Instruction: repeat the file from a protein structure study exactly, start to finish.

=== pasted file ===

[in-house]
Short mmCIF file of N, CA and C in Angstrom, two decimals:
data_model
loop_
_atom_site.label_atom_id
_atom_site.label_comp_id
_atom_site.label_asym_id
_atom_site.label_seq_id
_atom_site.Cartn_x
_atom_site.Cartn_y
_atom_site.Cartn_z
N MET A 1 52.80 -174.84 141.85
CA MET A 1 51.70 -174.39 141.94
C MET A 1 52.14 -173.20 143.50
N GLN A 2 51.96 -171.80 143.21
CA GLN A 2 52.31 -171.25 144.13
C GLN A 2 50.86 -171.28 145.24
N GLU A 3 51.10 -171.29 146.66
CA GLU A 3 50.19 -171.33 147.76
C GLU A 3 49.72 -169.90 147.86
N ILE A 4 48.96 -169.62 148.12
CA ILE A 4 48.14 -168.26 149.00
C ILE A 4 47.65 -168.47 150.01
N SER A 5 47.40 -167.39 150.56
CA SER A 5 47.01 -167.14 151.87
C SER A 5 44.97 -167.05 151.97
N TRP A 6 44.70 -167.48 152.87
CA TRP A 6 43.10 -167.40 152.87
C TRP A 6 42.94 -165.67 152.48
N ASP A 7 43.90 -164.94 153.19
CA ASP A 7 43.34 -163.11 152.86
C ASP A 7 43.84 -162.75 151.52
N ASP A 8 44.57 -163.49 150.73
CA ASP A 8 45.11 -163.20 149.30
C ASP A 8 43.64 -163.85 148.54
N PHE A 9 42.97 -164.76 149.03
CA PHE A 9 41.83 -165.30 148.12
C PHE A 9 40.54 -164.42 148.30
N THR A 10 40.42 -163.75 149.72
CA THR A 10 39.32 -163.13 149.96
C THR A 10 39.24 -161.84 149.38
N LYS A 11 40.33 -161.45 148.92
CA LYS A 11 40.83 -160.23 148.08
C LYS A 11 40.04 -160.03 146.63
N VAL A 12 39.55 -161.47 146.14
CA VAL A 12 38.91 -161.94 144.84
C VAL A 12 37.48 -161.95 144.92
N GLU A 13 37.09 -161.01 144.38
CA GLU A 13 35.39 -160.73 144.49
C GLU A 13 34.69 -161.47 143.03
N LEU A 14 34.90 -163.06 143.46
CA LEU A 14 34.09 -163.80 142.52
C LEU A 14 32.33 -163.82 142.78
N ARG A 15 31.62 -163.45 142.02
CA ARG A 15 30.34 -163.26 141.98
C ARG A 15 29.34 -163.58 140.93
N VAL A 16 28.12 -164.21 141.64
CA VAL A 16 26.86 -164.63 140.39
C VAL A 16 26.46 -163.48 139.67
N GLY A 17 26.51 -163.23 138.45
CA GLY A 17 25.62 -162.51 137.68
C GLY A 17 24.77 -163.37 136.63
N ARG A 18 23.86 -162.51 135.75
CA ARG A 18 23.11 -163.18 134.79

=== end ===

[in-house]
Short mmCIF file of N, CA and C in Angstrom, two decimals:
data_model
loop_
_atom_site.label_atom_id
_atom_site.label_comp_id
_atom_site.label_asym_id
_atom_site.label_seq_id
_atom_site.Cartn_x
_atom_site.Cartn_y
_atom_site.Cartn_z
N MET A 1 52.80 -174.84 141.85
CA MET A 1 51.70 -174.39 141.94
C MET A 1 52.14 -173.20 143.50
N GLN A 2 51.96 -171.80 143.21
CA GLN A 2 52.31 -171.25 144.13
C GLN A 2 50.86 -171.28 145.24
N GLU A 3 51.10 -171.29 146.66
CA GLU A 3 50.19 -171.33 147.76
C GLU A 3 49.72 -169.90 147.86
N ILE A 4 48.96 -169.62 148.12
CA ILE A 4 48.14 -168.26 149.00
C ILE A 4 47.65 -168.47 150.01
N SER A 5 47.40 -167.39 150.56
CA SER A 5 47.01 -167.14 151.87
C SER A 5 44.97 -167.05 151.97
N TRP A 6 44.70 -167.48 152.87
CA TRP A 6 43.10 -167.40 152.87
C TRP A 6 42.94 -165.67 152.48
N ASP A 7 43.90 -164.94 153.19
CA ASP A 7 43.34 -163.11 152.86
C ASP A 7 43.84 -162.75 151.52
N ASP A 8 44.57 -163.49 150.73
CA ASP A 8 45.11 -163.20 149.30
C ASP A 8 43.64 -163.85 148.54
N PHE A 9 42.97 -164.76 149.03
CA PHE A 9 41.83 -165.30 148.12
C PHE A 9 40.54 -164.42 148.30
N THR A 10 40.42 -163.75 149.72
CA THR A 10 39.32 -163.13 149.96
C THR A 10 39.24 -161.84 149.38
N LYS A 11 40.33 -161.45 148.92
CA LYS A 11 40.83 -160.23 148.08
C LYS A 11 40.04 -160.03 146.63
N VAL A 12 39.55 -161.47 146.14
CA VAL A 12 38.91 -161.94 144.84
C VAL A 12 37.48 -161.95 144.92
N GLU A 13 37.09 -161.01 144.38
CA GLU A 13 35.39 -160.73 144.49
C GLU A 13 34.69 -161.47 143.03
N LEU A 14 34.90 -163.06 143.46
CA LEU A 14 34.09 -163.80 142.52
C LEU A 14 32.33 -163.82 142.78
N ARG A 15 31.62 -163.45 142.02
CA ARG A 15 30.34 -163.26 141.98
C ARG A 15 29.34 -163.58 140.93
N VAL A 16 28.12 -164.21 141.64
CA VAL A 16 26.86 -164.63 140.39
C VAL A 16 26.46 -163.48 139.67
N GLY A 17 26.51 -163.23 138.45
CA GLY A 17 25.62 -162.51 137.68
C GLY A 17 24.77 -163.37 136.63
N ARG A 18 23.86 -162.51 135.75
CA ARG A 18 23.11 -163.18 134.79